Nigeria

Dealing with erratic rain in Nigeria

Format
News and Press Release
Source
Posted
Originally published
June 13, 2005 -- The erratic rainfall of northern Nigeria creates problems for many -- with the country's dry season lasting for many months of the year.

But one only needs to drill more than five meters underground with a pump system to get water in the lands known as the fadama.

In the language of the Hausa in northern Nigeria, fadama is the name for irrigable land -- flood plains and low lying areas, underlined by shallow aquifers, found along Nigeria's river systems. These river valley areas, which are seasonally flooded, or have high water tables for a large part of the year, are an important dry season farmland.

The fadama land has been described as heaven to the rural population -- because of its rich forest, water and fertile land resources. Fishermen, hunters, farmers, pastoralists and others converge in these areas for their livelihoods -- especially in the dry season.

But with so many converging in the areas, there has been conflict between the people on the fadama land -- with the conflict sometimes leading to physical injury and destruction of property.

One of the successful initiatives of the World Bank's support to Nigeria has been the small-scale, low cost, farmer managed irrigation in the fadamas. The first National Fadama Development Project was approved by the Bank in 1992 and funded to the tune of US$67.5 million.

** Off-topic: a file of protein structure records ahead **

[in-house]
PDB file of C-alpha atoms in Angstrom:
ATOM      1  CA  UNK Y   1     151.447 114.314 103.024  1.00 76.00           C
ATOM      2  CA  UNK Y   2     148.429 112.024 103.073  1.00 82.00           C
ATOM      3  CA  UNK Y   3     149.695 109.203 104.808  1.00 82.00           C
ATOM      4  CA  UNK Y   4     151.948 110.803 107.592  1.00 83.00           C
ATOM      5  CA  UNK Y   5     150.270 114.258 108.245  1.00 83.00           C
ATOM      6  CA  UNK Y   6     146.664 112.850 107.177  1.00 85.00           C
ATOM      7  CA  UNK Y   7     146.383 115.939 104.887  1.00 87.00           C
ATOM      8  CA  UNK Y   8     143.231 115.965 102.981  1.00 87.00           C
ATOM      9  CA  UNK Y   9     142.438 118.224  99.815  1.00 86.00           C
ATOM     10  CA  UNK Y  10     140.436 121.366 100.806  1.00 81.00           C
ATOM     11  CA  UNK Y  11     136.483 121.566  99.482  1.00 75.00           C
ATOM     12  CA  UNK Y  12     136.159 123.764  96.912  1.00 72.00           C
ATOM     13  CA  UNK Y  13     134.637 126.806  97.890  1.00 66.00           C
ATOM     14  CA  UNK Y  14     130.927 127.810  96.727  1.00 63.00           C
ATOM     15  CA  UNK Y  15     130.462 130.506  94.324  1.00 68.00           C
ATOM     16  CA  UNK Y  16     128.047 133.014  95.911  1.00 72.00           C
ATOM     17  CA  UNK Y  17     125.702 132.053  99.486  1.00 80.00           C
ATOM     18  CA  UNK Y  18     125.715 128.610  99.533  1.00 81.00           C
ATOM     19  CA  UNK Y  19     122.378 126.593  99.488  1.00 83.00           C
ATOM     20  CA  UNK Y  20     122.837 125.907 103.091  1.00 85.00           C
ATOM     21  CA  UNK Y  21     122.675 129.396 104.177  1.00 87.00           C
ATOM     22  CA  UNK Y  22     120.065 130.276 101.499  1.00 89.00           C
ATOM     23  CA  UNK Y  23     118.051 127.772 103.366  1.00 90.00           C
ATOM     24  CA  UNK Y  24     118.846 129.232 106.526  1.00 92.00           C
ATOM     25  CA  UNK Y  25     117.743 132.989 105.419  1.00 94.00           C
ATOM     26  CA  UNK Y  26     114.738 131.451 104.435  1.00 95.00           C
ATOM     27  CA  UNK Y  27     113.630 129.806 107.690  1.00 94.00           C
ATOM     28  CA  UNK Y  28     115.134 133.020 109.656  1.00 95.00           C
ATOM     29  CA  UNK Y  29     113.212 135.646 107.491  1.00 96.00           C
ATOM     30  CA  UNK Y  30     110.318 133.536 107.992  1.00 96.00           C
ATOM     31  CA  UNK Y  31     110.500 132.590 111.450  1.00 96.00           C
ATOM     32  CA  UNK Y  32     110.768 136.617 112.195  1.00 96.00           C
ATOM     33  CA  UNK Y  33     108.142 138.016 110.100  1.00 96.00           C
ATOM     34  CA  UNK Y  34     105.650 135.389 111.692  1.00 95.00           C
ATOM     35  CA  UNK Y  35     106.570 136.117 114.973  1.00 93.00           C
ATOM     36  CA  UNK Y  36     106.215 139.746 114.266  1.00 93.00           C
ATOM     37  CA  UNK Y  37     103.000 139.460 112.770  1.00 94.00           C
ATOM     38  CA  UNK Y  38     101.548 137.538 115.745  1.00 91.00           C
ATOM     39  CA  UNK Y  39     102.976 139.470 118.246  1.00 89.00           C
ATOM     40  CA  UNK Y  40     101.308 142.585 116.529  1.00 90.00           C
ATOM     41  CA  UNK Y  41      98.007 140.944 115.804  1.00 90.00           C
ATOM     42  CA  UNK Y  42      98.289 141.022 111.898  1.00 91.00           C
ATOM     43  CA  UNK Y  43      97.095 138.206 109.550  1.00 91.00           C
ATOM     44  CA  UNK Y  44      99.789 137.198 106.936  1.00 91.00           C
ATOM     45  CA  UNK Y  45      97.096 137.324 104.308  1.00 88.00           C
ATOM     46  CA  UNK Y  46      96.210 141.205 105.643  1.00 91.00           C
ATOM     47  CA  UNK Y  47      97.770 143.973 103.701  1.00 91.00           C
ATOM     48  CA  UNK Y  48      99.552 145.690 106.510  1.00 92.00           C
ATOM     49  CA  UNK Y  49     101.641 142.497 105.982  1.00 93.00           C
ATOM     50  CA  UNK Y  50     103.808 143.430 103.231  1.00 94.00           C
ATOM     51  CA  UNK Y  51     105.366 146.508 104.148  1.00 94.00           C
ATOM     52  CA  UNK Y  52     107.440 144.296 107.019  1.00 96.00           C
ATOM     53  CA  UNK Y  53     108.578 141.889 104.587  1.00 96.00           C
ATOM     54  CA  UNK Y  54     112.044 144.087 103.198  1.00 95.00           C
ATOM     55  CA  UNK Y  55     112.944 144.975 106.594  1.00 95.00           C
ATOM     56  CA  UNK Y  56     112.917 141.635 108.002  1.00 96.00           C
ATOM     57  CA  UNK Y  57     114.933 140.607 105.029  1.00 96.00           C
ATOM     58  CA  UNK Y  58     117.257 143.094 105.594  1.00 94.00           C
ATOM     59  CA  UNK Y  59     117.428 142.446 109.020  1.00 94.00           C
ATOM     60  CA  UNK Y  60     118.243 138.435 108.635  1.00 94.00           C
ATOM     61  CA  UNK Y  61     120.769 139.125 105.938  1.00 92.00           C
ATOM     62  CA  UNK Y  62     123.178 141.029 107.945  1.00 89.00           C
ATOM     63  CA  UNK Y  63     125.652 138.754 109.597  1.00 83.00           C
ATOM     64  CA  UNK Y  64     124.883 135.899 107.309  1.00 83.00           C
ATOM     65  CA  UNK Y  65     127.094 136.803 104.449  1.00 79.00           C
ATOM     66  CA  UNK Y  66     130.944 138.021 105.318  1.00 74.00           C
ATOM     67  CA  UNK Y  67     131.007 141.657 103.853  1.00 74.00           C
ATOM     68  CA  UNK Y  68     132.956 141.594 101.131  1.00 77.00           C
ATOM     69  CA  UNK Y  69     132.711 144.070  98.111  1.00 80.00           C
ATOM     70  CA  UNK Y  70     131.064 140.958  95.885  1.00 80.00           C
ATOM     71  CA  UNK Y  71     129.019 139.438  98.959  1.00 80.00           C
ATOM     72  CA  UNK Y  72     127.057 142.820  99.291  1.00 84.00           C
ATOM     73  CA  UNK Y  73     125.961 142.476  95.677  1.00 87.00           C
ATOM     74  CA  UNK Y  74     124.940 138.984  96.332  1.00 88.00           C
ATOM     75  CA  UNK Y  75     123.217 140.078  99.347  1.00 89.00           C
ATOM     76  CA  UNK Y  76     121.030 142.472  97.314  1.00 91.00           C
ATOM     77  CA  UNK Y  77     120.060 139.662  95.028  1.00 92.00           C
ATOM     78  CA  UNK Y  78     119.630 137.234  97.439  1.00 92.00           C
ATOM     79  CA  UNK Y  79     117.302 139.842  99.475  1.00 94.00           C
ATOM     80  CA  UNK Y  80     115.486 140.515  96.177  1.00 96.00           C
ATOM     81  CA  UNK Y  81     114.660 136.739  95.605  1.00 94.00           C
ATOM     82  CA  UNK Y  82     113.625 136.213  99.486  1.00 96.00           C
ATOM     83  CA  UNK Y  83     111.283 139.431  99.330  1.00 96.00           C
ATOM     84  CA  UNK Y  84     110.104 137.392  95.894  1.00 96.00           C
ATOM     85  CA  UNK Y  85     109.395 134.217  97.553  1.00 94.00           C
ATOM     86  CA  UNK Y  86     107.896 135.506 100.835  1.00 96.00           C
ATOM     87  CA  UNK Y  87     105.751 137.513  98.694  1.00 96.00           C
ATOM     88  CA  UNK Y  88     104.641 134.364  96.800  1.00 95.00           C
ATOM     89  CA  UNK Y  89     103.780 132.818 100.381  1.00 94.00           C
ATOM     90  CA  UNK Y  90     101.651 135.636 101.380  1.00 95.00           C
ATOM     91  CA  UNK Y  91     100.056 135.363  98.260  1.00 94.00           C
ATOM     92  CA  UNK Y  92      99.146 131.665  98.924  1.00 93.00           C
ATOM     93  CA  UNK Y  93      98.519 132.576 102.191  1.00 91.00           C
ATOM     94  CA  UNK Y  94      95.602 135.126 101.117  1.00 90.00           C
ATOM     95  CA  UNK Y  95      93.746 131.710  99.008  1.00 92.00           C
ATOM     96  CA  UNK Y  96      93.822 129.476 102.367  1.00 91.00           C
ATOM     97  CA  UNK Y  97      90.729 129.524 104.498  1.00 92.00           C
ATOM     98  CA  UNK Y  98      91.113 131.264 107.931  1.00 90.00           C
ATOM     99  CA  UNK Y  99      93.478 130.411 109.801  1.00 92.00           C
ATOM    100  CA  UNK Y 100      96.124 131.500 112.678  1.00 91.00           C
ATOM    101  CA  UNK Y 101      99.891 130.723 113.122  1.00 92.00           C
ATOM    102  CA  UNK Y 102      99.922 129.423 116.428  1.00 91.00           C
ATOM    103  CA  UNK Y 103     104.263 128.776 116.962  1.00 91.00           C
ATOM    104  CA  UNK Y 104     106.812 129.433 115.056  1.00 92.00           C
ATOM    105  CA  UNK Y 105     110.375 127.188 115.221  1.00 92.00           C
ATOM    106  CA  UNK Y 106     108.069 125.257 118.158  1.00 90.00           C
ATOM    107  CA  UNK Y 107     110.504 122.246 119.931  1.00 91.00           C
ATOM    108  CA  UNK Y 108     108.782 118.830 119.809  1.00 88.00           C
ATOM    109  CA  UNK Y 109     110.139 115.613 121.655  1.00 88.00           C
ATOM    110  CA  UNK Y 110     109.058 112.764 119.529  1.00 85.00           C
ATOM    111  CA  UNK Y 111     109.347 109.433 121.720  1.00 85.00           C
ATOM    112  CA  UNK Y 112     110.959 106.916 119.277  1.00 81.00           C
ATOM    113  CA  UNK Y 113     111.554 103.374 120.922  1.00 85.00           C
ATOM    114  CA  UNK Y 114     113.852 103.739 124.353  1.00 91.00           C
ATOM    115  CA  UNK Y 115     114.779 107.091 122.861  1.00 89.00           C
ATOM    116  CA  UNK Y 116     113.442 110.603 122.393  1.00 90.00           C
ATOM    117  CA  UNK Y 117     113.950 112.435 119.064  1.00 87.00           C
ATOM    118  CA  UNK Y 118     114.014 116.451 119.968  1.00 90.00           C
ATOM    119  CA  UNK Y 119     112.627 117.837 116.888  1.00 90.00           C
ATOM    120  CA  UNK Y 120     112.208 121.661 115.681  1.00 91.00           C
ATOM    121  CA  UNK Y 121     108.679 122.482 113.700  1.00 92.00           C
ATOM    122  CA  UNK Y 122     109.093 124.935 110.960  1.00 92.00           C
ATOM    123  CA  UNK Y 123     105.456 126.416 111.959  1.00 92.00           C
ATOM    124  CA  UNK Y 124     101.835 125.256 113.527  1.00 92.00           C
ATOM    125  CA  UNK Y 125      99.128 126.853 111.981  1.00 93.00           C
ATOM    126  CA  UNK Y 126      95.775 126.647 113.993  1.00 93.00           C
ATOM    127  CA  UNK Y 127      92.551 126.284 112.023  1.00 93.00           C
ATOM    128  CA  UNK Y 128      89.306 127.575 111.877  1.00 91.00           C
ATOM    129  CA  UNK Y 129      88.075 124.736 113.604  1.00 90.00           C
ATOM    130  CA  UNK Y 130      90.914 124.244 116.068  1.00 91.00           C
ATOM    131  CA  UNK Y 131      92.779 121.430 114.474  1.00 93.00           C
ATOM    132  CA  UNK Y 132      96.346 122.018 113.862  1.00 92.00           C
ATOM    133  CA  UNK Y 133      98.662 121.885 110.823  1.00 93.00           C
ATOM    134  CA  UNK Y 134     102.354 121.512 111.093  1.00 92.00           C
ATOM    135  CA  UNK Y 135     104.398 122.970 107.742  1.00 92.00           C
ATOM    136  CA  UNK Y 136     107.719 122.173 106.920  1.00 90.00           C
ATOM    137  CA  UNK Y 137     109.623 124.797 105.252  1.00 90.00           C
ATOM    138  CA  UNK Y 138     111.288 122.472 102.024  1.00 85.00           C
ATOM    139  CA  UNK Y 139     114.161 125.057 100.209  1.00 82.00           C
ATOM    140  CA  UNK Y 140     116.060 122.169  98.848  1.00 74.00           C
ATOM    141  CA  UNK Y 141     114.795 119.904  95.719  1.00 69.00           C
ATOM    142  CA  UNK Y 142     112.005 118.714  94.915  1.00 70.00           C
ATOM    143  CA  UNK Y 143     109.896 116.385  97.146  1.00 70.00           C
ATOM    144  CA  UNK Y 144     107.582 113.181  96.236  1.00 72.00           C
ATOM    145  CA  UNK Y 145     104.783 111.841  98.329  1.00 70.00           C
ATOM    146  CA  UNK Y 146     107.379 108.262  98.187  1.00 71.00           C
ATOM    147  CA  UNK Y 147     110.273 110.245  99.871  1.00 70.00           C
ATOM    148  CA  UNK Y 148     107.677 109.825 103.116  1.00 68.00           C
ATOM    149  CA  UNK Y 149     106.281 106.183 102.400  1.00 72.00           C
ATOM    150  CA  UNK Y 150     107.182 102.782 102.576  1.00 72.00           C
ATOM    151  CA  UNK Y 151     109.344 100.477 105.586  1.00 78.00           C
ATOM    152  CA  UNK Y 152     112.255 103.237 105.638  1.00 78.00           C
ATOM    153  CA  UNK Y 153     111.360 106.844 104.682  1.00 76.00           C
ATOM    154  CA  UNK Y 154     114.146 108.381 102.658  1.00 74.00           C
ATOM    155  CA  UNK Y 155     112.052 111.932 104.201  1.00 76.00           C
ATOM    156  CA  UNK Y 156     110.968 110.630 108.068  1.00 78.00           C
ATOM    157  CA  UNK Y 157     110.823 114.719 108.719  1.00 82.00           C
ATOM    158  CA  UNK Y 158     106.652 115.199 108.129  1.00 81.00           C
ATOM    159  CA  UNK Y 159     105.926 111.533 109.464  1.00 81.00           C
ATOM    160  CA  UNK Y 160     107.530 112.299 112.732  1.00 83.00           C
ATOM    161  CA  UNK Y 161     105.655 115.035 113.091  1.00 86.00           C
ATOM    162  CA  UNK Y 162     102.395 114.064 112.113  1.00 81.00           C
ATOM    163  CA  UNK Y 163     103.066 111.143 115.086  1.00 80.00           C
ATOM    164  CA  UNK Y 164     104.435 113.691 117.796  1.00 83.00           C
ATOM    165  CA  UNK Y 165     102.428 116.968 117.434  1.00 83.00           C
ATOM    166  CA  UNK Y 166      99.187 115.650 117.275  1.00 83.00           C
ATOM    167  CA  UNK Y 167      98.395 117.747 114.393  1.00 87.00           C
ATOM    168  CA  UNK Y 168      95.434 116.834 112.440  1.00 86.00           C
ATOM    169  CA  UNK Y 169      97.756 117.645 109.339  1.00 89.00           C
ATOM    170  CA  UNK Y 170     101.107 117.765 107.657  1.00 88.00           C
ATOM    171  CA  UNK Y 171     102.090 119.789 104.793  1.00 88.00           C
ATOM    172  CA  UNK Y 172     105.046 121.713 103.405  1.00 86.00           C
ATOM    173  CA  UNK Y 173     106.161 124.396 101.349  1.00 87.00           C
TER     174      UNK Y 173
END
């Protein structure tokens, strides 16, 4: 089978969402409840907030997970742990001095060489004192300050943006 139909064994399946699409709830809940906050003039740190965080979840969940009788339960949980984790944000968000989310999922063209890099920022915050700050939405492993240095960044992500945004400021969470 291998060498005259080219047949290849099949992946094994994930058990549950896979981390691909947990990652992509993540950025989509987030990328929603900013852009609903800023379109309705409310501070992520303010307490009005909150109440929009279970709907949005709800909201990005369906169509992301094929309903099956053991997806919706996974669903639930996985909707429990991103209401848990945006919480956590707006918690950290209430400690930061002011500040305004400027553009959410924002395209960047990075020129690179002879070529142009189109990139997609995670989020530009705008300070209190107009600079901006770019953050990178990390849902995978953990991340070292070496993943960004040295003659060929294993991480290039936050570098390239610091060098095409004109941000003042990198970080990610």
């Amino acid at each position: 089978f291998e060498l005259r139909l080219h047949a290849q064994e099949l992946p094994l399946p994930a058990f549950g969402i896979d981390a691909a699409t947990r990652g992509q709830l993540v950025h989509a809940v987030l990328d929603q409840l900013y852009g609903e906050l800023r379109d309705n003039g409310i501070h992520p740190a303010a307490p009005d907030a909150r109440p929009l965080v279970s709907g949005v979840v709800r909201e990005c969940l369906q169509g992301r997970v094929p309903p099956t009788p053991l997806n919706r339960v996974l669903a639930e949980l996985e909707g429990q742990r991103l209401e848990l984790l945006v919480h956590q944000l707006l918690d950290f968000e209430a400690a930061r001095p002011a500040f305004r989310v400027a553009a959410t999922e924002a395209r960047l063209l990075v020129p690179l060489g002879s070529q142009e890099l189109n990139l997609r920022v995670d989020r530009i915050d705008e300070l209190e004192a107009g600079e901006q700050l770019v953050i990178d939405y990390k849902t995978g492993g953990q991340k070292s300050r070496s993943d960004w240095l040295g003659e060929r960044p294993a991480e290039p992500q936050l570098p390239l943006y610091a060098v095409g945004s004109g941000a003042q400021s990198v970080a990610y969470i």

With the clear objective of making agricultural production less dependent on the erratic rainfall, the project was aimed at raising farmer's incomes and so help alleviate poverty.

It involved the construction of about 50,000 tube wells in the fadama lands for small scale irrigation, as well as simplifying the drilling technology for the tube wells.

The Second National Fadama Development Project, launched in October 2004, marks the first pioneering effort at practically demonstrating a bottom-up approach to planning and development in Nigeria.

The US$100 million dollar project has a community-driven development approach so all the various groups -- crop farmers, pastoralists, fisher folk, hunters, livestock rearers, women and other vulnerable groups -- are involved in the process. It's a strategy aimed at avoiding and managing conflicts over the competition for the scarce land and water resources.

The project finances small scale irrigation systems, feeder roads and other types of community infrastructure. With the community driven approach, farmers and other groups have produced their own plans for funding under the project...a move that'll help lay the foundation for greater sustainability of the community development schemes.